“He that tilleth his land shall be satisfied with bread: but he that followeth vain persons is void of understanding.” Proverbs 12:11
Further Reads and Citation:
HONEST REVIEW of the Sacred Cow Documentary: the Nutritional, Environmental, and Ethical Case for Better Meat
I watched the Sacred Cow Documentary last night, just hours before the free viewing opportunity ended. The Sacred Cow Documentary labels itself “the Nutritional, Environmental, and Ethical Case for Better Meat”. This documentary was produced by Diana Rodgers and is a companion to the book that she authored alongside Robb Wolf: “Sacred Cow: The Case for Better Meat”.
Sacred Cow documentary interested me because Regenerative Farming has been my intensive focus for the past year. I have been awakened to the need for a radical de-centralization of the US food system. If we cannot ignite a large set of small-scale farmers to grow food in a way that promotes soil health, US agriculture is doomed.
Unfortunately, as I watched the Sacred Cow Documentary, it left me feeling empty. It moderately addressed life-threatening issues in modern agriculture, lightly touched on the disaster that is centralized slaughter housing, tip-toed around the dangers of PETA’s confused agenda, and left with a few shots of regenerative farmers as they rotationally grazed their cows.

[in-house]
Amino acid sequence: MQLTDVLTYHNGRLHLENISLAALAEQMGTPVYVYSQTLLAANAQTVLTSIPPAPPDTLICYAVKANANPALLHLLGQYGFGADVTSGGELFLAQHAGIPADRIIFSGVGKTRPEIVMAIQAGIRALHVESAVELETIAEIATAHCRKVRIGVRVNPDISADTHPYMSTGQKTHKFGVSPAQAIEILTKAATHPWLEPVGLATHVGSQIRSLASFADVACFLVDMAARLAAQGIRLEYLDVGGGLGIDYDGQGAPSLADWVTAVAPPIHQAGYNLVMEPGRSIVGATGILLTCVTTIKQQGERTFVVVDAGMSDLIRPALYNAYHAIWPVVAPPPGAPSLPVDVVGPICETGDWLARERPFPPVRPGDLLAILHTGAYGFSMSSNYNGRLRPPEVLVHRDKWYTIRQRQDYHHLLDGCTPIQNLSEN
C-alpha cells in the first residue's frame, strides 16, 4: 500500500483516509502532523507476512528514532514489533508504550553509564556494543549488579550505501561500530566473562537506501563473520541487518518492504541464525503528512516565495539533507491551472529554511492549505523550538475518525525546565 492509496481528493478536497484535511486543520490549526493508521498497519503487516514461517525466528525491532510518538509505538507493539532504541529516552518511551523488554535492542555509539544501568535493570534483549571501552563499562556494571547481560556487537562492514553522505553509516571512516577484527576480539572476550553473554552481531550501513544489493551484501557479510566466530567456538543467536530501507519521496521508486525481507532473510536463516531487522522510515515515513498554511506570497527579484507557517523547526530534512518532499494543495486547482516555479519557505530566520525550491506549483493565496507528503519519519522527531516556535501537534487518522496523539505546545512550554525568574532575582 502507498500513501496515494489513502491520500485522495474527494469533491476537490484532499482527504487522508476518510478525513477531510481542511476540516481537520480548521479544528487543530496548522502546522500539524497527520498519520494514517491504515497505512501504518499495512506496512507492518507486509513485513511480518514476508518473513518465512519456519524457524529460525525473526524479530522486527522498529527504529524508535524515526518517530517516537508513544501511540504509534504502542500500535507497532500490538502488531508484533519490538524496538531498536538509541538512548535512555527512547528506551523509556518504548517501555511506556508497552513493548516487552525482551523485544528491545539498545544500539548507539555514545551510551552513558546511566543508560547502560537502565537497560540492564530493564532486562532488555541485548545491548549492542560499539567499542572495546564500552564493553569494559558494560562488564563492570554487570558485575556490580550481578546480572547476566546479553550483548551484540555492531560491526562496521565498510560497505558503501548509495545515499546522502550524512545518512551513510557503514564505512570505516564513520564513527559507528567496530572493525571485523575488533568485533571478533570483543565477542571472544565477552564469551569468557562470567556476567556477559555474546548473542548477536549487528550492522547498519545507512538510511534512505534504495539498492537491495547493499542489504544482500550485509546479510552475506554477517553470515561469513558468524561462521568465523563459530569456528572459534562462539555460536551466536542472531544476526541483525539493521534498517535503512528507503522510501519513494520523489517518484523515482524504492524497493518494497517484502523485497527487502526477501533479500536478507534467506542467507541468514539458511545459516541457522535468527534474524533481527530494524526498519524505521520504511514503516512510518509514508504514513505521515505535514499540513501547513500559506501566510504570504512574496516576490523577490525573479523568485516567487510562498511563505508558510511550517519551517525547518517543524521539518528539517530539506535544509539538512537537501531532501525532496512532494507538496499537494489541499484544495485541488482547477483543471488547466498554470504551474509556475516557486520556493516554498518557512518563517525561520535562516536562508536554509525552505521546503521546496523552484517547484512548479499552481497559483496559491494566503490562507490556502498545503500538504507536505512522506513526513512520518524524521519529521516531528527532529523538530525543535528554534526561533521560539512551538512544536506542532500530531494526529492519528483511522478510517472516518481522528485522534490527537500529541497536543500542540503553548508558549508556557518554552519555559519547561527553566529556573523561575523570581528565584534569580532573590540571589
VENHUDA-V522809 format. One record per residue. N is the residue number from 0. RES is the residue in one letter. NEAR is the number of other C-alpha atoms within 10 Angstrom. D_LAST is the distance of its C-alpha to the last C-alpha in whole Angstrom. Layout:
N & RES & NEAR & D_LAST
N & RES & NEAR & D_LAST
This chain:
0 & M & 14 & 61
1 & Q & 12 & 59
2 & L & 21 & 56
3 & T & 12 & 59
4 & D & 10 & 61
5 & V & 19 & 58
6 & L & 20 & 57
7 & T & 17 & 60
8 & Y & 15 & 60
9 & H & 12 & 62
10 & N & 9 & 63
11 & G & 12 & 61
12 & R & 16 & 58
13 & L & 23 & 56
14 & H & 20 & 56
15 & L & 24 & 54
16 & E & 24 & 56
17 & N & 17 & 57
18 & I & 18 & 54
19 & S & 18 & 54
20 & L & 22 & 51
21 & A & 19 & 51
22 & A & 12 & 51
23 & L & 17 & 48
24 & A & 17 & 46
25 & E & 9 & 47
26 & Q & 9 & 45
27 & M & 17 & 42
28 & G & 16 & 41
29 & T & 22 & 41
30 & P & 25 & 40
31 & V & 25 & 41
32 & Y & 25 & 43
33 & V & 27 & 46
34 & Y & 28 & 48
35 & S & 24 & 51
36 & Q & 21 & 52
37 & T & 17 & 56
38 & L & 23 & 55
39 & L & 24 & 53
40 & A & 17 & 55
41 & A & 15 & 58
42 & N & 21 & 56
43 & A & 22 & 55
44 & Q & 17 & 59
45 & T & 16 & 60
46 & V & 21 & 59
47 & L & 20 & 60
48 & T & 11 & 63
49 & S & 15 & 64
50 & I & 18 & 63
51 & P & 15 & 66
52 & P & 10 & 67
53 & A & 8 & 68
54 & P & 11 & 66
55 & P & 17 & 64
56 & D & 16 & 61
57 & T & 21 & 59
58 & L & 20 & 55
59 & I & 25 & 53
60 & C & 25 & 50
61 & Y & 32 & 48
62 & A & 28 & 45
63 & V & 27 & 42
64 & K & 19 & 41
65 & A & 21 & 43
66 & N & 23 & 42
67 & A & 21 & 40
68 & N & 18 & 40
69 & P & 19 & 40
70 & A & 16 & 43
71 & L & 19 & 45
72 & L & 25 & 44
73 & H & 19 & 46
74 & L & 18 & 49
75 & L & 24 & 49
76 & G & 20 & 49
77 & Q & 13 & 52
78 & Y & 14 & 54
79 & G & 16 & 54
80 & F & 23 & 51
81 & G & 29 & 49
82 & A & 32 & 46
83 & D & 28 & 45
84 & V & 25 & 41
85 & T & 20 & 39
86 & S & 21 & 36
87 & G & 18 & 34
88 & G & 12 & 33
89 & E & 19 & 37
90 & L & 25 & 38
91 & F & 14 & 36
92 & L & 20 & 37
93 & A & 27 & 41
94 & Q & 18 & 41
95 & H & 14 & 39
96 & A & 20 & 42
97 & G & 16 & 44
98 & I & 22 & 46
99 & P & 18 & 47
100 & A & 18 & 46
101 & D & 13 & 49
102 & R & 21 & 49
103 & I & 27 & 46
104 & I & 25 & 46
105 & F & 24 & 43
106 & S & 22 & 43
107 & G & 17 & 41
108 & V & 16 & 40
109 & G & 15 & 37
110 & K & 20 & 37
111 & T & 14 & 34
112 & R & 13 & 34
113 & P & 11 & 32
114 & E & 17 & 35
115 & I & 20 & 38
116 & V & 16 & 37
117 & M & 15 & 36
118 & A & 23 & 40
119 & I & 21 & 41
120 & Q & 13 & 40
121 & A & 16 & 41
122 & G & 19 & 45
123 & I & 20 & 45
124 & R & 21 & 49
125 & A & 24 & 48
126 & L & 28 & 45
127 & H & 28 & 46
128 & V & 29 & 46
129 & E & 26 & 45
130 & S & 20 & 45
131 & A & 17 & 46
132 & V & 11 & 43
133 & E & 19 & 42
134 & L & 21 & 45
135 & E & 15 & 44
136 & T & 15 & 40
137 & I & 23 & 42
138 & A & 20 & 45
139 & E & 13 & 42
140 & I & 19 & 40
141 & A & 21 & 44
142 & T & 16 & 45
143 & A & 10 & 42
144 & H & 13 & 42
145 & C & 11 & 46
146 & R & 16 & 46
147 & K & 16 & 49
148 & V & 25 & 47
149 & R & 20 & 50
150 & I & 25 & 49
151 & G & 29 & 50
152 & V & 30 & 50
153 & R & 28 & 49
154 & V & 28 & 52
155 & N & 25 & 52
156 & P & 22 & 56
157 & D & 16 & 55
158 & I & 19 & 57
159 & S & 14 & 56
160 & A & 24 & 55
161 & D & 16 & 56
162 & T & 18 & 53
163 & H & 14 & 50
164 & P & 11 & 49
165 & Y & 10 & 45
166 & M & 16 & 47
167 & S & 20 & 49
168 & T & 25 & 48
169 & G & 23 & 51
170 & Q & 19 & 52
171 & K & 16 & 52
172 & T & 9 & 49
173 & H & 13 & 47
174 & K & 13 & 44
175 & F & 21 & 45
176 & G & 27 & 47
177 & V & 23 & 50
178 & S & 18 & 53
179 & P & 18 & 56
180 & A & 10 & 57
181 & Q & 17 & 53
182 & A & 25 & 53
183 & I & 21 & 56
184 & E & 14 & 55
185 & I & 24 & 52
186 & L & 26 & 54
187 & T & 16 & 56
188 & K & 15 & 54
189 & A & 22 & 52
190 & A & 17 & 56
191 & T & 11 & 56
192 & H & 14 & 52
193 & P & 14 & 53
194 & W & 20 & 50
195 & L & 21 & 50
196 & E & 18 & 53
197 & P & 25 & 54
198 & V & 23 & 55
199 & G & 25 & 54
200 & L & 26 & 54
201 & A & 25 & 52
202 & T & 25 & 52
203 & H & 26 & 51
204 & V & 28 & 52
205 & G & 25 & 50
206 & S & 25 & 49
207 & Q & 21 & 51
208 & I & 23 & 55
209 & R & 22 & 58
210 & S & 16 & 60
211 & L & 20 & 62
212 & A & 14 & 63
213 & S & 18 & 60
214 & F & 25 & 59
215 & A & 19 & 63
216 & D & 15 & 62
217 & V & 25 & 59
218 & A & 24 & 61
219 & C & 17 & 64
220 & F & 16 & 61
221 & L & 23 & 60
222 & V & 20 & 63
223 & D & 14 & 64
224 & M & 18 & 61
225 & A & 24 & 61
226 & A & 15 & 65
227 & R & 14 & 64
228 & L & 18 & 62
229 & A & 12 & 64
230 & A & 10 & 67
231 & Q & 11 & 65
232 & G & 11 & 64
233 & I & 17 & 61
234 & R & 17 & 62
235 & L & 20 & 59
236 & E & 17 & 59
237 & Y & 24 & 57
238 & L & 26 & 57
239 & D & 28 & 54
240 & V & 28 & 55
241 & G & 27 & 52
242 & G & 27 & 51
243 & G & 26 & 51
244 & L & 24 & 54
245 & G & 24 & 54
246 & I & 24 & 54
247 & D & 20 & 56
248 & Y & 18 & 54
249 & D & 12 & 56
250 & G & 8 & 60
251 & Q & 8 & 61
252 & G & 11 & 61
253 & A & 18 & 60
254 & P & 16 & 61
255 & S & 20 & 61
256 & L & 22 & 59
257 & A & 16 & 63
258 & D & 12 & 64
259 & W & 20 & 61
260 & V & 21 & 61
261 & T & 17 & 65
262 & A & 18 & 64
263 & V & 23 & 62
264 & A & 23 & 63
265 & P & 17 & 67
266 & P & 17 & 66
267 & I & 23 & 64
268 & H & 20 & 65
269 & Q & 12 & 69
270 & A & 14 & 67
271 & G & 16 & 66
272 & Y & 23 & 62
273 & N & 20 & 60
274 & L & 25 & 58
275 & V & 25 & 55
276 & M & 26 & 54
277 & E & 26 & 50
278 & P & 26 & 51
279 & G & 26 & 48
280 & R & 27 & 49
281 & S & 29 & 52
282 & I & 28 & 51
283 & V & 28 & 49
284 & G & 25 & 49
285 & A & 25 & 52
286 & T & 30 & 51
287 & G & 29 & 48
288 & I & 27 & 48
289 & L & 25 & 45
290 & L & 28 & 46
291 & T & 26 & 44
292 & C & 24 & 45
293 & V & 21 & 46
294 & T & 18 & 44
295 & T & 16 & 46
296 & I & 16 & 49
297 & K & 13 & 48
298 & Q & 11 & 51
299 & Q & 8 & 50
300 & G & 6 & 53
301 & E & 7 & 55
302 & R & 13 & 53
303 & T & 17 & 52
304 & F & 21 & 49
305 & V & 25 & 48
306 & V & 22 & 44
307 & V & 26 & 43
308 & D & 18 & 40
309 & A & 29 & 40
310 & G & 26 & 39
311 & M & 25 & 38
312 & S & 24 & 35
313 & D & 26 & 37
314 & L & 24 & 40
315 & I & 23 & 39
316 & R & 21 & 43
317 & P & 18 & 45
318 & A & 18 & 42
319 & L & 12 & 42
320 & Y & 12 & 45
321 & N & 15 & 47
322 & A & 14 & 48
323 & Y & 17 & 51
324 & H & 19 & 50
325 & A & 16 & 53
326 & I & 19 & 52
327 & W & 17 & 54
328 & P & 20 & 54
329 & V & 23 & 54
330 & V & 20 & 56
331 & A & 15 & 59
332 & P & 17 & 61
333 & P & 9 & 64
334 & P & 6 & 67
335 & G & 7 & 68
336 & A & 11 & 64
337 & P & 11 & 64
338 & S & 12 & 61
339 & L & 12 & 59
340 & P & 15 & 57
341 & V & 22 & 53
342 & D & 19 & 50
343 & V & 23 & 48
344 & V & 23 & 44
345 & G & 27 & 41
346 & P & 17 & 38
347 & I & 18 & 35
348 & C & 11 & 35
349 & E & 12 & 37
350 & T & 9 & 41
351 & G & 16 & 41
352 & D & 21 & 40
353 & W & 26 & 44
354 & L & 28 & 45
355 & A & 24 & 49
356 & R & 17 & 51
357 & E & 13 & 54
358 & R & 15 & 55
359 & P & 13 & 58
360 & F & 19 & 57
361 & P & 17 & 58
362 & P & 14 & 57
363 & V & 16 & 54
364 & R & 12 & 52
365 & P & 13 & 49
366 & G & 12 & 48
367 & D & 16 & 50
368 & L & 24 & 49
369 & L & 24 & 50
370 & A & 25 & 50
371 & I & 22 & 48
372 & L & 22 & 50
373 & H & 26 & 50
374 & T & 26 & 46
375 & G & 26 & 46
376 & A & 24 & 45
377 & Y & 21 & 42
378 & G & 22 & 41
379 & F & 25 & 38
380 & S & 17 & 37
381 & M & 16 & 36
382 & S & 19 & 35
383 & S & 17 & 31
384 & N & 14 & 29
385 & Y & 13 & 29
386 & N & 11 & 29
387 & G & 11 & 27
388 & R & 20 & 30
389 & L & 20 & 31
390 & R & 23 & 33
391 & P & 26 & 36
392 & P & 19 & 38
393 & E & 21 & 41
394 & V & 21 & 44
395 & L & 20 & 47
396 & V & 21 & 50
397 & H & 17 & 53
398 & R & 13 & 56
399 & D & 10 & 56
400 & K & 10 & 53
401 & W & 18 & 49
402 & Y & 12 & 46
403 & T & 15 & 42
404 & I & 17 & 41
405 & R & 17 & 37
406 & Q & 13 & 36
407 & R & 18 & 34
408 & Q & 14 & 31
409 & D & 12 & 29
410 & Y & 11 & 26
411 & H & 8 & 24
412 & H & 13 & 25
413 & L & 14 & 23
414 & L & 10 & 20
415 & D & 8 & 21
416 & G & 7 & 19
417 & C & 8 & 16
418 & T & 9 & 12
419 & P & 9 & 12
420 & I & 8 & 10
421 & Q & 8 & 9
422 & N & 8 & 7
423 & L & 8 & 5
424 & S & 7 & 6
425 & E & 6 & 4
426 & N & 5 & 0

But why was I left with such a shallow feeling after watching such a highly praised documentary as the Sacred Cow?
The answer hit me hard: the modern regenerative agricultural movement is ignoring the elephant in the room. The real problem is this:
We have denied our Creator.
“Because that, when they knew God, they glorified him not as God, neither were thankful; but became vain in their imaginations, and their foolish heart was darkened. Professing themselves to be wise, they became fools…” Romans 1:21-22
Much of modern agriculture is denying Creator-God. Unfortunately, much of the regenerative movement is doing the same thing, then making documentaries that address the symptoms and not the disease. Any (good) physician will tell you that it is bad practice to treat the symptoms and ignore the disease.
Modern Agriculture is behaving like a disrespectful teenager. It is shoving off the Creator’s wisdom and going about to reinvent the wheel.
Modern agriculture has shoved off of God’s design. It is actively denying the existence of the Creator and claiming that this marvelous world chaotically erupted out of nothing.
Modern agriculture has removed animals from the ecologies they were designed to promote. It is taking animals off the field, and transferring them to factories; it is promoting the growth of food via chemical baths and pesticides.
Less than century later we are seeing some alarming fruit.
Mono cropping, factory farming, and a highly centralized food systems are imploding, leaving us with the question: “who will feed our children?”.
As a nation we rely on billions of bushels of crops that cannot grow without genetic modification, chemical fertilization, and cancer-causing pesticides.